In my past blog you’ll have seen my article to MPs where I say it’s not about ‘responsible lending’ but ‘responsible borrowing’ and that while lenders should be culpable we must take responsibility for our own debts, through educating ourselves.
Yet where do you draw the line? A few months ago I met a MoneySaver who worked for a mental health charity. He told me about how many of the people he helped care for were badly in debt, and often had either little idea about, or control of, their borrowing. In fact it’s why he’s such a rabid site user; in his own time he uses the site to try and help them; though he struggles as there are so many yet not enough time.
I’ve been thinking about this a lot since then…. while I ferociously argue that we as consumers need to get off our backsides, conquer debt illiteracy and take on the banks; can you apply this to those who, through medical reasons, cannot control their impulses or don’t have the capacity to understand the nature of debt? Stephen Fry in his recent programme on Manic Depression talked about the major urge to spend, spend, spend during the ‘manic’ phase. While I suspect, thankfully, he has a good income that can cope what about those who run up nasty debts during a similar phase?
My father used to be headmaster of a special education boarding school and we lived next door. As it was in the middle of a forest with little else to do, I found myself playing at the school for hours most evenings when I was young and as I got older interacting or helping. Most didn’t have mental health issues, just mild learning difficulties, and of course there’s no issue here of not being able to take personal responsibility. Yet for some, for whom a genuine (and I must say heart-rending) moment was, after months of learning, finally managing to make a cup of tea safely or tie their own shoe-laces, there’s no question that understanding the intricacies of credit cards is a virtual impossibility.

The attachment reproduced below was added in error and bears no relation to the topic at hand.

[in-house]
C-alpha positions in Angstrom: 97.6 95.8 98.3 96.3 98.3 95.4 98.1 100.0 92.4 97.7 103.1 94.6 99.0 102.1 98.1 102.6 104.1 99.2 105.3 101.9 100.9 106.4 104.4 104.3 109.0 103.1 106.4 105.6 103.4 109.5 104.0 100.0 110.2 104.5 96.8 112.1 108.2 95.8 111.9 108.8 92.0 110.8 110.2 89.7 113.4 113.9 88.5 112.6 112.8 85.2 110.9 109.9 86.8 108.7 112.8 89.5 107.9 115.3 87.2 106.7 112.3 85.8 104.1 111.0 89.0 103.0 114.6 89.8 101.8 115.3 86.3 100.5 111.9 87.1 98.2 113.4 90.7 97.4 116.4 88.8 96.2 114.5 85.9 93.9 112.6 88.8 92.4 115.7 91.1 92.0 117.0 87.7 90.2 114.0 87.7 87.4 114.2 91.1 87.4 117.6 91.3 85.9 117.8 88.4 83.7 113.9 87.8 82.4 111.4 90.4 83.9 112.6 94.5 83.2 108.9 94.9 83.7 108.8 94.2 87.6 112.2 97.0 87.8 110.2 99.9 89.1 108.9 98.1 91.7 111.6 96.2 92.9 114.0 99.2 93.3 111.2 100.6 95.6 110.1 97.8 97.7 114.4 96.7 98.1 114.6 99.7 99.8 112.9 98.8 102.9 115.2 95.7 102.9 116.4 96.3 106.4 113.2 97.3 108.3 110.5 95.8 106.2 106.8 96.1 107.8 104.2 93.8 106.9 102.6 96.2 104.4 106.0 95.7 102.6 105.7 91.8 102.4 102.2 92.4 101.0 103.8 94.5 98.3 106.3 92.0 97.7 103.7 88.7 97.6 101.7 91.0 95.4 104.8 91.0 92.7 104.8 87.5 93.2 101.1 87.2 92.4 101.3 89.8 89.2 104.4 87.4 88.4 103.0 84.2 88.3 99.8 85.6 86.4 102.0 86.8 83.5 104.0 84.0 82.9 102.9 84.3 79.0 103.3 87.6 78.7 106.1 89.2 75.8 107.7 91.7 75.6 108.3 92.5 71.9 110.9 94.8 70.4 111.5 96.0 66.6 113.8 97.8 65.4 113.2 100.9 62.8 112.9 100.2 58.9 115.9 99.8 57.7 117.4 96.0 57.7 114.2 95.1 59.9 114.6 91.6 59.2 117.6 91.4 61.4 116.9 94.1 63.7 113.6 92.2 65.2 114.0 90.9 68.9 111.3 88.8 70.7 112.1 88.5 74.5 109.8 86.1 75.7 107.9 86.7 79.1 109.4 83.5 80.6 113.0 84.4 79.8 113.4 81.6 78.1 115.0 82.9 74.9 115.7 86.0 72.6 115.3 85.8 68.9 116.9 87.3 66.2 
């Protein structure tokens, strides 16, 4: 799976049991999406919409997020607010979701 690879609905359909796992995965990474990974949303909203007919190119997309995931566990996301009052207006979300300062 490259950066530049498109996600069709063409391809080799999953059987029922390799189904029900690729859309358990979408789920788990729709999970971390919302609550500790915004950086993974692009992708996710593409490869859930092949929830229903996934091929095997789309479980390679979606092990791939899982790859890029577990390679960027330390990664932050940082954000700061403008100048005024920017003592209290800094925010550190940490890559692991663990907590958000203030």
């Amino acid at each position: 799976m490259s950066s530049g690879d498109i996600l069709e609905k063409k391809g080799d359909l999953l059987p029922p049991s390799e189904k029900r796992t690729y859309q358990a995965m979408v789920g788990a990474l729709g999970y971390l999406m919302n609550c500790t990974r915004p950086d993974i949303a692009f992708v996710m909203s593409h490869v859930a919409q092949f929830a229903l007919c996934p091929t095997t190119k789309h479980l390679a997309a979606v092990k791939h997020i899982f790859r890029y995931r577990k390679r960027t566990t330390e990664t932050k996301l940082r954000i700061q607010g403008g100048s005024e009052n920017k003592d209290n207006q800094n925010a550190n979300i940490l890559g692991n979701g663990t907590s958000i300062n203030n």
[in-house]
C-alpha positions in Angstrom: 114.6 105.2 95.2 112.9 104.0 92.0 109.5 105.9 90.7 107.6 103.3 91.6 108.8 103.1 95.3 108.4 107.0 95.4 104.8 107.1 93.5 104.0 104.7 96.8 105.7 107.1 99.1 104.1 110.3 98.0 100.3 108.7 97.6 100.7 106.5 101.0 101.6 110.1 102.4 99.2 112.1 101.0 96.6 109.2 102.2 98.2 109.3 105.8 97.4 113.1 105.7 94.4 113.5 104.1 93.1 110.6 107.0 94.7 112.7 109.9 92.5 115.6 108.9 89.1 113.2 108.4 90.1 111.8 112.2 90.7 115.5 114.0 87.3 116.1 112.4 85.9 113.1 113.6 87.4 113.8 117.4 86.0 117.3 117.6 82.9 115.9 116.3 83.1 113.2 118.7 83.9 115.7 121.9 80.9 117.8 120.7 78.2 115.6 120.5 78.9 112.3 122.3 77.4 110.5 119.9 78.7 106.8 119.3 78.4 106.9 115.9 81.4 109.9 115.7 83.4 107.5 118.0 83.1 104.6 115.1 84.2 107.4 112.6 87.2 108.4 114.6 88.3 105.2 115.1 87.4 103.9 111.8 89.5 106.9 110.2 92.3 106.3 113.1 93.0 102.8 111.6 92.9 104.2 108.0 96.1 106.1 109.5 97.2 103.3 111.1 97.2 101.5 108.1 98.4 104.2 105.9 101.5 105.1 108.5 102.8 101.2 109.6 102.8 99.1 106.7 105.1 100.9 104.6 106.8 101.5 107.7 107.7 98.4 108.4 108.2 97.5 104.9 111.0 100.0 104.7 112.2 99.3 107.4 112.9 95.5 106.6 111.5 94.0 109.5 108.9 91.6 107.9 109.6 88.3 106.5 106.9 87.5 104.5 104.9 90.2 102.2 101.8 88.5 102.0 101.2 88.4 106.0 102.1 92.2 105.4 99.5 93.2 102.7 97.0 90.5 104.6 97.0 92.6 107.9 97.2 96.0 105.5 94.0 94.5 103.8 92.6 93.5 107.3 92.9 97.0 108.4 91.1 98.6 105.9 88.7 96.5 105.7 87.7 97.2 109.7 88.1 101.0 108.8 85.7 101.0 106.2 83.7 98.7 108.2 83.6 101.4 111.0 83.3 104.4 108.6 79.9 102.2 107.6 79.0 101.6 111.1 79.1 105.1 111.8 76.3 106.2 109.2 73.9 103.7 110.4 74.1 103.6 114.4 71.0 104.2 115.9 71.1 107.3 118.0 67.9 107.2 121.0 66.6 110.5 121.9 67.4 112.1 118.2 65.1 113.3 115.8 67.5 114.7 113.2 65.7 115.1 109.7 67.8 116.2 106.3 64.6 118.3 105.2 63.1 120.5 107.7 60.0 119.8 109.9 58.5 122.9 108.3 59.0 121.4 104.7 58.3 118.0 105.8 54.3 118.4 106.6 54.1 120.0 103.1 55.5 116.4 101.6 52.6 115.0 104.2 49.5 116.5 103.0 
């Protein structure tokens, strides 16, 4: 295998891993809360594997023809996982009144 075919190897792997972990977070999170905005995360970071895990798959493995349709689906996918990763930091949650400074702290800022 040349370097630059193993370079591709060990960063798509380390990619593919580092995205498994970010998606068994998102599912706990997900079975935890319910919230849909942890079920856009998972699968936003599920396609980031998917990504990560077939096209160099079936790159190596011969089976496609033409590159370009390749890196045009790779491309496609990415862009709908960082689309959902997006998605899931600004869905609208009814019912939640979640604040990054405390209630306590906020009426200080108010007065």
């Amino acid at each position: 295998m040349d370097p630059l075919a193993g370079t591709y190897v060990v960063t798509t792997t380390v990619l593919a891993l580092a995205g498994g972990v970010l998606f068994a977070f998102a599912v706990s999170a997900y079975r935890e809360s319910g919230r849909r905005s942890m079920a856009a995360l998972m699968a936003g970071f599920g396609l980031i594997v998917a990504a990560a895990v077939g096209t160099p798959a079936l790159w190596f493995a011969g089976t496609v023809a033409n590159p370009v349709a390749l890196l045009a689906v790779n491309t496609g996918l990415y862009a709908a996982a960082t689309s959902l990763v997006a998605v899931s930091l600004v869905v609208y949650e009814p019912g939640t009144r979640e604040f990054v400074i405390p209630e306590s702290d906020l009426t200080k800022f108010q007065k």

So, where do we draw the line? Application forms for borrowing cannot include a ‘mental health’ question and nor do we really want them to. Yet the result is that currently mental health issues only come into play at the point when someone can’t afford to pay the cash back…. I’m not sure this is right either.
Ultimately I suspect my worry about debt and mental health is just the tip of the iceberg for those constantly dealing with mental health issues. While we want everyone to fully engage in the wider world, are there people we should draw into a protective cocoon? Time and time again I meet people in the sector who talk about how over borrowing and debt crisis is endemic. After all it’s tough to speak to the general populace and say “don’t think just because a bank sends a letter saying you can borrow, that it means you can afford it.”
PS. I’m not a mental health expert, this is simply an issue that concerns me, I am also aware there are correct terms and language for mental health problems – I hope I’m reasonably close and haven’t offended anyone by the wrong terminology anywhere. If I have, please forgive me.